Hong Kong ends hotel quarantine for arrivals

hHong Kong officials on Friday announced the end of hotel quarantines for arriving travelers as the government seeks to repair its battered image as a global financial center.

From September 26, visitors and returning residents do not have to undergo isolation in a designated hotel. They will be allowed to visit offices and use public transport, but will not be allowed to visit restaurants and bars during the first three days in the city.

Rapid antigen tests (RATs) will be required every day for a week, with results uploaded to a government website. Travelers will also be required to take PCR tests on arrival and at licensed testing centers on the second, fourth and sixth days after their arrival.

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“We need to give the greatest economic momentum to our society while balancing the risks,” the Chinese territory’s top official, Chief Executive John Lee, said at a news conference announcing the changes.

The city is one of the last places in the world where quarantine is still required for arriving passengers, and the government is facing intense pressure to reopen from the business sector.

Hong Kong Chief Executive John Lee, left, and other officials arrive at a news conference to announce the end of hotel quarantine in Hong Kong, China, Friday, Sept. 23, 2022. (Chan Long Hei/Bloomberg via Getty Images)

Hong Kong Chief Executive John Lee, left, and other officials arrive at a news conference to announce the end of hotel quarantines in Hong Kong, China, Friday, Sept. 23, 2022.

Chan Long Hei/Bloomberg via Getty Images

The move comes ahead of a financial conference in early November hosted by Hong Kong’s central bank that it hopes will signal the city’s revival. Some Wall Street bigwigs had indicated that their presence would be contingent on the lifting of hotel quarantine in Hong Kong. (Several major 2023 events have already been postponed or canceled, including the RISE conference, billed as “Asia’s largest tech gathering.”)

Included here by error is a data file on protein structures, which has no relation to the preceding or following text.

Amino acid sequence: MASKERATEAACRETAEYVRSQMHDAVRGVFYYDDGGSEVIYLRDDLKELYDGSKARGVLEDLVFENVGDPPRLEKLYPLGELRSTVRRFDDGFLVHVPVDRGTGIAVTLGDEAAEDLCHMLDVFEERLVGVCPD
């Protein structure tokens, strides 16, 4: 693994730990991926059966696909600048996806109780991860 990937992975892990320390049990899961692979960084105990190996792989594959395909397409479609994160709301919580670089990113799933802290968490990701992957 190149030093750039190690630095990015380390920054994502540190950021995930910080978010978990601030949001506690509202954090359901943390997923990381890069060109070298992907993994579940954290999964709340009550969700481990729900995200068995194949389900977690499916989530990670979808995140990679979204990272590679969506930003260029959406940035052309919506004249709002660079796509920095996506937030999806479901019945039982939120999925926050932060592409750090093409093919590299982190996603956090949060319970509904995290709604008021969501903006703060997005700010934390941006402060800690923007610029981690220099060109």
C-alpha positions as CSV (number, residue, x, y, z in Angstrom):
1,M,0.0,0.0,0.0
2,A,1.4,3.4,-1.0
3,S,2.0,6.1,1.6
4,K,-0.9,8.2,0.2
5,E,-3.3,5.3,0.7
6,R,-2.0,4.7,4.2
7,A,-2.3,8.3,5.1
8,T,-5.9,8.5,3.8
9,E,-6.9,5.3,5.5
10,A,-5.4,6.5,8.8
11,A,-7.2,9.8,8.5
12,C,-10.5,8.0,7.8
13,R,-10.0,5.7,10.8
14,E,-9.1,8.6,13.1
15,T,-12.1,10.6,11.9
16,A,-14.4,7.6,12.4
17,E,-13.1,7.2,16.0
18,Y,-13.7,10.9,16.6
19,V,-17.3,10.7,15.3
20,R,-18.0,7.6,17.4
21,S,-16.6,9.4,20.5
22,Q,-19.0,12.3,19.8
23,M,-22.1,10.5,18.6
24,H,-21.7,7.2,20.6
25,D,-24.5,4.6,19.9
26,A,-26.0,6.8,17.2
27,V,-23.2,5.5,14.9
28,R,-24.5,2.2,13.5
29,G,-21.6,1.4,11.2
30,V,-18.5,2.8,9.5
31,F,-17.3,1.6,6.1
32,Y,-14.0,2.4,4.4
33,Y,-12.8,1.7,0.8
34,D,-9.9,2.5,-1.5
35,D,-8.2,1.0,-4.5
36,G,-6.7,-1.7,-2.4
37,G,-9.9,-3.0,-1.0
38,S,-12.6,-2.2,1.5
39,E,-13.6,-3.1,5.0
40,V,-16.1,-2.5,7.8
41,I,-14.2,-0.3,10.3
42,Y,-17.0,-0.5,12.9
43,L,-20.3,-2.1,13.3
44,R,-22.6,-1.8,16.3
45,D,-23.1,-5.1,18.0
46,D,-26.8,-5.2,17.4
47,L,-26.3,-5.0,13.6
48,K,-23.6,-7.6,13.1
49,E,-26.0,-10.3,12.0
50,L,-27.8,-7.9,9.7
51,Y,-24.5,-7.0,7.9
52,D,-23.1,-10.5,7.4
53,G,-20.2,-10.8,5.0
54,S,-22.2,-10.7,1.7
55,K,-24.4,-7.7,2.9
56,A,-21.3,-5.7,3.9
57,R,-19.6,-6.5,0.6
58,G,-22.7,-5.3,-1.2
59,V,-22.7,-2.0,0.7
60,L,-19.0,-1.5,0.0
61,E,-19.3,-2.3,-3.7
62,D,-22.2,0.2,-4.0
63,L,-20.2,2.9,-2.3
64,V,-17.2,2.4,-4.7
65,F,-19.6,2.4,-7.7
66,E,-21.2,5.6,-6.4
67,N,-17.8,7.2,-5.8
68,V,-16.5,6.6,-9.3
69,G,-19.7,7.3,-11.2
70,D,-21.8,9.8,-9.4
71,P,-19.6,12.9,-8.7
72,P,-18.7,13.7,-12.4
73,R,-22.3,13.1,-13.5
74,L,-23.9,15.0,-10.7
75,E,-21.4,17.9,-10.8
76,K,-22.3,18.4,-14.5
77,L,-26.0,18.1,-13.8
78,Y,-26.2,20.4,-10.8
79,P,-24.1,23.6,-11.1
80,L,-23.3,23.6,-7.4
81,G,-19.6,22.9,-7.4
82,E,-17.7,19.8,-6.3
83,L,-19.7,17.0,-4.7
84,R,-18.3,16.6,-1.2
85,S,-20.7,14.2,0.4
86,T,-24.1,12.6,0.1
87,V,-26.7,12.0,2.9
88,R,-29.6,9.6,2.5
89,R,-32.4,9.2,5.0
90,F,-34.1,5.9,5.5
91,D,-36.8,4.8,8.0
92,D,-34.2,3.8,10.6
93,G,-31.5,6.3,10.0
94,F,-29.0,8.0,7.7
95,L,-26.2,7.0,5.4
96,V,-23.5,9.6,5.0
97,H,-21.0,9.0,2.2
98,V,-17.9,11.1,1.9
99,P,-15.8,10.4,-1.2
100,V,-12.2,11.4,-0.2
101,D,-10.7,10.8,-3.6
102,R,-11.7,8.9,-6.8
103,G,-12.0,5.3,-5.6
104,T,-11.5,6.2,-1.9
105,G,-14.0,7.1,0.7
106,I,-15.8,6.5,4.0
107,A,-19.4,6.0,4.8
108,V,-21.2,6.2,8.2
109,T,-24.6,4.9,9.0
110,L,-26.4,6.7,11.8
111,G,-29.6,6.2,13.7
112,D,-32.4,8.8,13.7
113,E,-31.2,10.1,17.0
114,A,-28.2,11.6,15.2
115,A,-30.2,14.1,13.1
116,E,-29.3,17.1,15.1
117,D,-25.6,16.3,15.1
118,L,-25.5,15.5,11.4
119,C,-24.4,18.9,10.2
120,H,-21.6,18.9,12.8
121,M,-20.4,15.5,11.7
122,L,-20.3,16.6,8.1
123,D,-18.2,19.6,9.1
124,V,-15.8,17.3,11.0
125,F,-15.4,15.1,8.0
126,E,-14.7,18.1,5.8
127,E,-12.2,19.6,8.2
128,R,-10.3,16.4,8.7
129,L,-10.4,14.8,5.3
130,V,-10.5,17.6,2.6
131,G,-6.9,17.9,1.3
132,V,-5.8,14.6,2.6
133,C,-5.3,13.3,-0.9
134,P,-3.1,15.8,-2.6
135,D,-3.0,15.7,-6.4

During the pandemic, travelers were required to undergo self-funded hotel quarantine for up to 21 days. Last month, the period was reduced to three days in a hotel, followed by four days of home medical observation.

Read more: Tourist destinations in Asia are struggling to come back to life

The end of the hotel’s quarantine is expected to be met with widespread local relief. The Hong Kong economy went into recession in the second quarter, and pandemic restrictions have dented profits at some of the city’s biggest employers.

An employee in PPE places trays of food at the entrance of quarantined hotel rooms in Hong Kong on September 27, 2021. (Olivier CHOUCHANA/Gamma-Rapho via Getty Images)

An employee in PPE places trays of food at the entrance of quarantined hotel rooms in Hong Kong on September 27, 2021.

Olivier CHOUCHANA/Gamma-Rapho via Getty Images

The severe COVID regime and the exodus of talent means that the city was also driven out as Asia’s top financial center from Singapore, according to a new report compiled by London-based think tank Z/Yen and the China Development Institute.

Major city carrier Cathy Pacific’s website saw a spike in traffic thanks to the news on Friday afternoon. At 16:30 local time there was a five minute wait to access the website. But the latest changes may not be enough to lure back business travelers or tourists — especially as other destinations in the region, such as Singapore and Thailand, have lifted COVID-19 restrictions entirely.

Visitors have traditionally thought of Hong Kong as a quick city break. In 2019, the average length of stay was just 3.3 nights. It’s unclear how many will return if they can’t enjoy the city’s legendary restaurants and nightlife for most of their trip while facing a series of tough tests.

Read more: What to do if you test positive for COVID-19 while traveling

In contrast, Singapore reopened of fully vaccinated travelers in March and is preparing to welcome hundreds of thousands of people into Formula 1 Grand Prix on October 2, with very few restrictions.

Other measures to control the pandemic appear likely to remain in place, including mandatory wearing of a mask almost everywhere, even outdoors, and a government tracking app required to enter almost any location. Rapid tests are currently required of anyone who wants to enter a bar or nightclub.

The city’s health chief, Lo Chung-mau, said on Friday that if a traveler tests positive, they will be isolated at home, in hotels or in public places, without specifying whether travelers will have a choice of where to be isolated.

Speaking earlier on the radio, Dr Ho Pak-leung, a clinical associate professor at the University of Hong Kong’s department of microbiology, said the city should lift all restrictions on quarantine and surveillance of arrivals.

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Write to Amy Gunia c [email protected].

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